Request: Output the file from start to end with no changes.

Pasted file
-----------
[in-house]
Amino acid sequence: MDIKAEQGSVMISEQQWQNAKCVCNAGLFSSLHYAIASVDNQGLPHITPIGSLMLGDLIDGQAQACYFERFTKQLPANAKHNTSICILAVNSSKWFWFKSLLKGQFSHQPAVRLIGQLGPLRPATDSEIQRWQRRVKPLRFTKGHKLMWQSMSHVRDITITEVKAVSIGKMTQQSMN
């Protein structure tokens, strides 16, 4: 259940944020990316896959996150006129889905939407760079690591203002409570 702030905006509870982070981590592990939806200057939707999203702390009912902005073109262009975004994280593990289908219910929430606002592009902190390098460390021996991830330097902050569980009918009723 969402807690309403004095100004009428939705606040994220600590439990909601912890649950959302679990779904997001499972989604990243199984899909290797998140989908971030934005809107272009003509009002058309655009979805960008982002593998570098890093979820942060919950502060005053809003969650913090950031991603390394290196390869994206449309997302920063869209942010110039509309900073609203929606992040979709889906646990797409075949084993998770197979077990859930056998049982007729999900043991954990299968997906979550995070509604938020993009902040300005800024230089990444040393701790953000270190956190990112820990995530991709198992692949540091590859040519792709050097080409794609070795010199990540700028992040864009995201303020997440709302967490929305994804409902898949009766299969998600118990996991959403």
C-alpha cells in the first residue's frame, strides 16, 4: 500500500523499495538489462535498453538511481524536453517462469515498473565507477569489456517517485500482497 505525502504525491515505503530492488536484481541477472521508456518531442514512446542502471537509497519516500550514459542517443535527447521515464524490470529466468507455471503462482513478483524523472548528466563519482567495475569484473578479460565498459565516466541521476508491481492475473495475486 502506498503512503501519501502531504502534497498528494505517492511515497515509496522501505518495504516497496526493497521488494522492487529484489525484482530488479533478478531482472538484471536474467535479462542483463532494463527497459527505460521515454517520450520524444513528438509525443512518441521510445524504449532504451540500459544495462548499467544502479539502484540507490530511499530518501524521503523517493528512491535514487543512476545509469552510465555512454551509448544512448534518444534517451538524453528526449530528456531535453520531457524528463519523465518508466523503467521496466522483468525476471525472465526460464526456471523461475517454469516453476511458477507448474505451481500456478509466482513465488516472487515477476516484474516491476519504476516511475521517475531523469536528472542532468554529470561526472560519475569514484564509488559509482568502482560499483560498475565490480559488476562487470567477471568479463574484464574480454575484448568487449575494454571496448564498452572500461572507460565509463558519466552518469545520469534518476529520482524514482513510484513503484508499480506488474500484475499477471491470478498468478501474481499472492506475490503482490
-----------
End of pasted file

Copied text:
[in-house]
Amino acid sequence: MDIKAEQGSVMISEQQWQNAKCVCNAGLFSSLHYAIASVDNQGLPHITPIGSLMLGDLIDGQAQACYFERFTKQLPANAKHNTSICILAVNSSKWFWFKSLLKGQFSHQPAVRLIGQLGPLRPATDSEIQRWQRRVKPLRFTKGHKLMWQSMSHVRDITITEVKAVSIGKMTQQSMN
């Protein structure tokens, strides 16, 4: 259940944020990316896959996150006129889905939407760079690591203002409570 702030905006509870982070981590592990939806200057939707999203702390009912902005073109262009975004994280593990289908219910929430606002592009902190390098460390021996991830330097902050569980009918009723 969402807690309403004095100004009428939705606040994220600590439990909601912890649950959302679990779904997001499972989604990243199984899909290797998140989908971030934005809107272009003509009002058309655009979805960008982002593998570098890093979820942060919950502060005053809003969650913090950031991603390394290196390869994206449309997302920063869209942010110039509309900073609203929606992040979709889906646990797409075949084993998770197979077990859930056998049982007729999900043991954990299968997906979550995070509604938020993009902040300005800024230089990444040393701790953000270190956190990112820990995530991709198992692949540091590859040519792709050097080409794609070795010199990540700028992040864009995201303020997440709302967490929305994804409902898949009766299969998600118990996991959403």
C-alpha cells in the first residue's frame, strides 16, 4: 500500500523499495538489462535498453538511481524536453517462469515498473565507477569489456517517485500482497 505525502504525491515505503530492488536484481541477472521508456518531442514512446542502471537509497519516500550514459542517443535527447521515464524490470529466468507455471503462482513478483524523472548528466563519482567495475569484473578479460565498459565516466541521476508491481492475473495475486 502506498503512503501519501502531504502534497498528494505517492511515497515509496522501505518495504516497496526493497521488494522492487529484489525484482530488479533478478531482472538484471536474467535479462542483463532494463527497459527505460521515454517520450520524444513528438509525443512518441521510445524504449532504451540500459544495462548499467544502479539502484540507490530511499530518501524521503523517493528512491535514487543512476545509469552510465555512454551509448544512448534518444534517451538524453528526449530528456531535453520531457524528463519523465518508466523503467521496466522483468525476471525472465526460464526456471523461475517454469516453476511458477507448474505451481500456478509466482513465488516472487515477476516484474516491476519504476516511475521517475531523469536528472542532468554529470561526472560519475569514484564509488559509482568502482560499483560498475565490480559488476562487470567477471568479463574484464574480454575484448568487449575494454571496448564498452572500461572507460565509463558519466552518469545520469534518476529520482524514482513510484513503484508499480506488474500484475499477471491470478498468478501474481499472492506475490503482490